If you want to get into solar, there’s now more government cash on the table — but you’ll have to hurry.
The On-Farm Solar Photovoltaics Program now offers 75 cents per watt for projects of 100 kilowatts or less, and 56 cents per watt for installations that are between 100 and 150 watts. Both have maximum amounts for government funding (35 per cent and 27 per cent of project costs, respectively) and the installations have to be tied into a power grid.
Interested producers need to start the application process ASAP, said Diana Bingham, on-farm stewardship co-ordinator with Alberta Agriculture and Forestry.
“The current programs associated with Growing Forward 2 — and the whole Growing Forward 2 program — comes to an end March 2018 so all of the systems we fund have to be installed, complete, and operational by February 2018,” said Bingham.
“I’ve been telling guys they need to get their applications in well before the end of December if they want to have a chance. But we may have to close earlier as our funding is limited.”
There’s a good chance there will be a rush to take advantage of the cost-sharing program.
More and more Alberta farmers and ranchers — especially if they are significant power users — have run an economic rule over solar power and liked what they saw.
That was the case at Nelson Family Ranches, which has cow-calf, crop, and gravel-crushing operations near Stirling, southeast of Lethbridge. It recently had a large, 200-kilowatt grid-tied solar photovoltaic system installed.
“I’ve just always been interested in solar so I crunched the numbers on it and it looked like a pretty decent payback,” said Josh Smith, chief financial officer of the sixth-generation family farm.
“What we wound up doing was leasing the solar panels from Enmax for 15 years and at the end of the lease we own them. They take care of any problems in those 15 years. If there are issues they deal with that and they monitor it. It’s pretty cool.”
In a grid-tied system, producers get a credit for feeding power into the grid when they have more than they can use. Those credits are used to pay for power drawn from the grid on days when they need a lot of power, or when it’s cloudy and their solar system isn’t generating enough electricity.
That was the option best suited to the needs of the ranch, said Smith.
“We need electricity when we need it, so we didn’t want to rely 100 per cent on our solar,” he said. “But over the course of a year, (solar) will produce all the electricity we need for our feedlot and for the irrigation pivots that grow the corn for our feedlot.”
What you need to know
The first step for interested producers is to obtain written verification from their energy retailers of the distribution rate class for the site ID on which the system will be installed. This information can sometimes be found on utility bills. The distribution rate class determines whether an applicant applies to the On-Farm Solar Photovoltaics Program or the Residential Commercial Solar Program.
“Even if the applicant doesn’t understand what the rate class is, all they have to do is send that document to myself and I will be able to tell them what the rate class is and which program they need to apply to,” said Bingham.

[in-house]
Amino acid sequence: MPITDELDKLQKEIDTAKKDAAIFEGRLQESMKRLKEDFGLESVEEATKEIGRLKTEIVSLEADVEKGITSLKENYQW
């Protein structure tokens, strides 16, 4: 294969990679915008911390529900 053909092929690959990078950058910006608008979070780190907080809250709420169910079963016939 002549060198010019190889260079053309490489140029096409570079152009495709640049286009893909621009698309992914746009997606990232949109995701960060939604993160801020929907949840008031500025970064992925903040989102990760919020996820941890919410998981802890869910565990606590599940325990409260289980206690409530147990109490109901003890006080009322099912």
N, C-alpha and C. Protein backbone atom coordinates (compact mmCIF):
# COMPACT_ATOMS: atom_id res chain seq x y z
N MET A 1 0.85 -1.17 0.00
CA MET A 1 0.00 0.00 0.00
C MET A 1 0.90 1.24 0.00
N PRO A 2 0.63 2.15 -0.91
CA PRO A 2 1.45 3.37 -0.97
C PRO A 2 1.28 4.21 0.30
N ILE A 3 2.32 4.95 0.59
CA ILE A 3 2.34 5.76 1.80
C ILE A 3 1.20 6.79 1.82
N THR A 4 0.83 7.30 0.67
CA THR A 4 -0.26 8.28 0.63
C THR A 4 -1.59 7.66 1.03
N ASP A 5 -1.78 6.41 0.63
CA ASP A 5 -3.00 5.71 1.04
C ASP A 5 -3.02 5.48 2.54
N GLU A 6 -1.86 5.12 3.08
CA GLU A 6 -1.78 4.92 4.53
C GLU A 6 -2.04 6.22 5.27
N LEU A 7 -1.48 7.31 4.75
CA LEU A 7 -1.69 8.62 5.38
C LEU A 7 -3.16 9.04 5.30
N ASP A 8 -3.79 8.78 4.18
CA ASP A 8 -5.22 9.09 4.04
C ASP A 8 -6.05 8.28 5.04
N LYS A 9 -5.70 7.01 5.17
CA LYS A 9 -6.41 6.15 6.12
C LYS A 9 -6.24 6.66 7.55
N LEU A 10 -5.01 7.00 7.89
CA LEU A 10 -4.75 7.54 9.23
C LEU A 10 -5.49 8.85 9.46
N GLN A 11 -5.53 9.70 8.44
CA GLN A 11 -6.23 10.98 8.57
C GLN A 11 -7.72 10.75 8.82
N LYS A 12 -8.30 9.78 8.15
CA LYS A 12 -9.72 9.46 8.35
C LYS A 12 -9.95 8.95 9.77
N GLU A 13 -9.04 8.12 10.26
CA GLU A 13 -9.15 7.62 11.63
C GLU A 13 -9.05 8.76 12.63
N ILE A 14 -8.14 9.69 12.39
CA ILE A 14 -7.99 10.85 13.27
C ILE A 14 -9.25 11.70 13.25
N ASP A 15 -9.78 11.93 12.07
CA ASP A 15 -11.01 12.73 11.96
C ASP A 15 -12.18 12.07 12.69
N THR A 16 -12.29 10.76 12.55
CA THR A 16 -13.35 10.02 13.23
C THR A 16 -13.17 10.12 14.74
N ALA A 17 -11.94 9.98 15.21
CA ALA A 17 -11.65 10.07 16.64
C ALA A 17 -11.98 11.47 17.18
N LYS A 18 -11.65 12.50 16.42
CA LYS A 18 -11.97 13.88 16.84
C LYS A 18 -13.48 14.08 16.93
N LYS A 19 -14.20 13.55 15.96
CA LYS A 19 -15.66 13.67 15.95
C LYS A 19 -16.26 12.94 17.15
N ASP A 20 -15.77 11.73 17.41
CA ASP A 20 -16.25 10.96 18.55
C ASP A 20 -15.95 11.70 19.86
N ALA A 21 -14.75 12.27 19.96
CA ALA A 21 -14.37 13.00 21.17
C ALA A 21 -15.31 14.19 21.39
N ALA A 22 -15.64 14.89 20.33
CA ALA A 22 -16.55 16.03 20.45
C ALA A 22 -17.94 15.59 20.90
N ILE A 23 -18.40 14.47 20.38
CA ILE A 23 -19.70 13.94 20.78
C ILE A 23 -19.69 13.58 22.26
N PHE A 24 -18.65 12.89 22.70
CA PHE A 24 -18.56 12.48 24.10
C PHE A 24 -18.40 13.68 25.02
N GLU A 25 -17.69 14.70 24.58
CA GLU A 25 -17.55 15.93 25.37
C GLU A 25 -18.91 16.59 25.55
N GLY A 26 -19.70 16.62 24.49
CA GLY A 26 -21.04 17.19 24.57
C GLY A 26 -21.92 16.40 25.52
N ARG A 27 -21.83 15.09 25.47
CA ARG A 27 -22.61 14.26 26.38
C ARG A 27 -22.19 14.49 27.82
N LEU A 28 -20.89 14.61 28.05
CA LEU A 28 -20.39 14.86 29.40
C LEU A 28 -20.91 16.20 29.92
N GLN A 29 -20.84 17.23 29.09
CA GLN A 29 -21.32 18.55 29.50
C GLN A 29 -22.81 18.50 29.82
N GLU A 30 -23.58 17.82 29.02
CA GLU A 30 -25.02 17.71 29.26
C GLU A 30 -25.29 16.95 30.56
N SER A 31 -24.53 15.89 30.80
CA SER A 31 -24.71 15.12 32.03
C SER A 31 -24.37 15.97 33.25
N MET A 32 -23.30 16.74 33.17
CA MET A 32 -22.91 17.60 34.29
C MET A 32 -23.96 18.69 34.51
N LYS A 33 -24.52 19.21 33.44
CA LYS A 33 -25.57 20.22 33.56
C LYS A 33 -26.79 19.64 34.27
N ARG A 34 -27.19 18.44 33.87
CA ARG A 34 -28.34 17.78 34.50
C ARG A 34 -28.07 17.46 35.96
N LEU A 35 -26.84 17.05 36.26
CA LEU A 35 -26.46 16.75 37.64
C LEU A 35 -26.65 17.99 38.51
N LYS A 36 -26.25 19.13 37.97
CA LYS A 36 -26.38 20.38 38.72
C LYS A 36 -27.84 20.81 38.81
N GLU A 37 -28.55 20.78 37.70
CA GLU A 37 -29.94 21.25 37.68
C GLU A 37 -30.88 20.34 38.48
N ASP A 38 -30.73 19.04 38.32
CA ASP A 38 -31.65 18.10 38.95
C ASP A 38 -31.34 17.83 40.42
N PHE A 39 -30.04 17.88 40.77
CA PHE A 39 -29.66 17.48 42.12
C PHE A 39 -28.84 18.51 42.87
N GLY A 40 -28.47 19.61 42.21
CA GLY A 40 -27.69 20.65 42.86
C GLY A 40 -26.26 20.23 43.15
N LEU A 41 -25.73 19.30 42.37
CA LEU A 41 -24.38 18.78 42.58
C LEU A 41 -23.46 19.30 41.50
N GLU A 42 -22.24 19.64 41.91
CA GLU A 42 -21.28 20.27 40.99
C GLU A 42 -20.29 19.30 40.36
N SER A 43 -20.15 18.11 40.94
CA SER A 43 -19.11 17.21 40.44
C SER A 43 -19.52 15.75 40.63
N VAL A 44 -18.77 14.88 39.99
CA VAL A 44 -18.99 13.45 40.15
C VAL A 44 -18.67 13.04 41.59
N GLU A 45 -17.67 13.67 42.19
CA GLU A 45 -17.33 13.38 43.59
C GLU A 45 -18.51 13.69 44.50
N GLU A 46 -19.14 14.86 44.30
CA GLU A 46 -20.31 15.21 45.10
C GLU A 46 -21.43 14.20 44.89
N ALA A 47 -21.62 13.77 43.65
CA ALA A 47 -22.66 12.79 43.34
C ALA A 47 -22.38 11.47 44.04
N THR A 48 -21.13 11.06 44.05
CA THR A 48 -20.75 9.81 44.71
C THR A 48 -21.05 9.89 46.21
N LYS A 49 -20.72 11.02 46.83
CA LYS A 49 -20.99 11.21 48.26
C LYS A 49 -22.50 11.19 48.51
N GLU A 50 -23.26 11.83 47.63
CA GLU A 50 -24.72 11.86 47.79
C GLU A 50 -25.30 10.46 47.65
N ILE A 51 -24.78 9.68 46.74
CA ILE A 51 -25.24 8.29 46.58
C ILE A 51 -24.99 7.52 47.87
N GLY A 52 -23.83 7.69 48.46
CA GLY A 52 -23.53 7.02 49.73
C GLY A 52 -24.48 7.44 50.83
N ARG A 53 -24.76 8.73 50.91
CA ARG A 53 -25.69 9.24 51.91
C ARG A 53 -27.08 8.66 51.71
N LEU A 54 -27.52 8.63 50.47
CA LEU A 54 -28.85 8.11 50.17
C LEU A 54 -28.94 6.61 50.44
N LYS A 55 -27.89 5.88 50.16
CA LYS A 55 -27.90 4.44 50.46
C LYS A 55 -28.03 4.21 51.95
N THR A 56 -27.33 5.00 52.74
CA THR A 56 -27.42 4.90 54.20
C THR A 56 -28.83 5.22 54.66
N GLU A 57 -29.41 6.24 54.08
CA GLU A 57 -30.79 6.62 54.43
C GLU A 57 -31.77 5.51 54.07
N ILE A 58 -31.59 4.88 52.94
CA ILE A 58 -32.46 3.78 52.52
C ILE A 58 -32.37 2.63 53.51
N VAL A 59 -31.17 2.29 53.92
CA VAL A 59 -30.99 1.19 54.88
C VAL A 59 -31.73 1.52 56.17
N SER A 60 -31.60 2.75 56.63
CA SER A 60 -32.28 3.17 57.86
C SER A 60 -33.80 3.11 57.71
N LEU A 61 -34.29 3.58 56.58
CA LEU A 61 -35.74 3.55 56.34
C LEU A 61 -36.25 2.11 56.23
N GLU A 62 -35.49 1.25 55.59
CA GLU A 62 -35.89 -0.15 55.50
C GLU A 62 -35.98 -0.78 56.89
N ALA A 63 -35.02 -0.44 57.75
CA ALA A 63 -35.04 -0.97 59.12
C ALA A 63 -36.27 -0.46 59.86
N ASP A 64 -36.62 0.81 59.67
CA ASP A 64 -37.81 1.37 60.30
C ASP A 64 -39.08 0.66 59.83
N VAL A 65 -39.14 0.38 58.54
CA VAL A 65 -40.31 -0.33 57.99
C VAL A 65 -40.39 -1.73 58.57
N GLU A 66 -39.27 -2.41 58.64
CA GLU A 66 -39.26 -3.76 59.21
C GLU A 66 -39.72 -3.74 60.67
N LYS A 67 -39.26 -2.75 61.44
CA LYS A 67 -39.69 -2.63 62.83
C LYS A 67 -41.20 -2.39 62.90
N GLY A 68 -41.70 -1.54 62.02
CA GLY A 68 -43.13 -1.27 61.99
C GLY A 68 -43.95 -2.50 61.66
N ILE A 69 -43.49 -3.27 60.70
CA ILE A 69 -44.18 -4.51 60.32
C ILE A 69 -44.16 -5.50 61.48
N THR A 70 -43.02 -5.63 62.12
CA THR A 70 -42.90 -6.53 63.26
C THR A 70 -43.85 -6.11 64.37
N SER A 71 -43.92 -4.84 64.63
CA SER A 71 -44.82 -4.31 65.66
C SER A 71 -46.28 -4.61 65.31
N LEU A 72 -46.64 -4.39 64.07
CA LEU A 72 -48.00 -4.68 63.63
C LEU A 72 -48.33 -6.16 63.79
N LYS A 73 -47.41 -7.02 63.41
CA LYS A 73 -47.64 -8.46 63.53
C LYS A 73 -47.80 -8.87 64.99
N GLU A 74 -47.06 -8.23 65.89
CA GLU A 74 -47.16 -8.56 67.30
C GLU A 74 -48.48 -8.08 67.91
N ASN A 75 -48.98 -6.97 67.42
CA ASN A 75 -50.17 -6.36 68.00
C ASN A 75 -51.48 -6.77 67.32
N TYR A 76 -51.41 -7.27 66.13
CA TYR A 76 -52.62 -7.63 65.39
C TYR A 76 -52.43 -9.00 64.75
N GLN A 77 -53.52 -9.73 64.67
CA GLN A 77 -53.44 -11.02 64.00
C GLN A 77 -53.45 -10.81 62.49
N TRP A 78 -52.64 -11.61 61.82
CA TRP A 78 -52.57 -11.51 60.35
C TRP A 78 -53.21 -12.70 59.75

Rate classes are not always obvious and that’s why it’s important to know this information before proceeding, she said.
“They might be a farm right now but they might be classified as something different depending on what they’ve operated as before, whereas a non-farm rural residence might still be under a farm rate class because it was previously a farm.”
Interested producers will also need to find a solar contractor to help them source equipment and install the system. The solar contractor must be listed on the Solar Energy Society of Alberta website in order to be eligible for funding.
“It’s not difficult for a contractor to get on that list but they do have to be registered,” said Bingham.
Getting a good solar contractor is Smith’s No. 1 piece of advice. He praises his own contractors — Solar Optix of Lethbridge — for guiding him through the process. He doesn’t recommend producers attempt to install a grid-tied solar photovoltaics array by themselves.
“I wouldn’t even consider doing it myself and we’re pretty crafty,” said Smith. “There are 50 employees who work on our operation and we have all sorts of mechanics, electricians, and plumbers.
“But this is a specialized thing. I don’t think you should do it all by yourself. You need to have somebody.”
Producers also need to apply for a grid-tied microgeneration agreement with their local electrical utility (which is formally called a Wire Service Provider). “This program isn’t designed to fund commercial production of solar energy,” said Bingham. “The intent is for the system to be grid-tied and it really only needs to supply enough energy to deal with the peak energy use of that operation.”
A recent bill for one month’s electricity is also required as part of the application, as well as a quote for the solar photovoltaics equipment they intend to install.
Finally, don’t go out and buy any equipment before your application is approved.
Along with aligning the On-Farm Photovoltaics Program with its residential and commercial counterparts, a major change was to end the funding of solar projects retroactively.
“The biggest thing we have to get across to as many people as possible is that we do not cover retroactive projects,” said Bingham. “Applicants have to apply and be approved before they buy anything.”
Bingham encourages interested producers to keep track of program developments in case funding runs out sooner than expected. The easiest way to do this is to subscribe to receive program announcements on the Growing Forward 2 website.
“If we need to close early we’ll put it on the website right away and they will receive an email notification,” Bingham said.
To contact for inquiries about the program, email [email protected].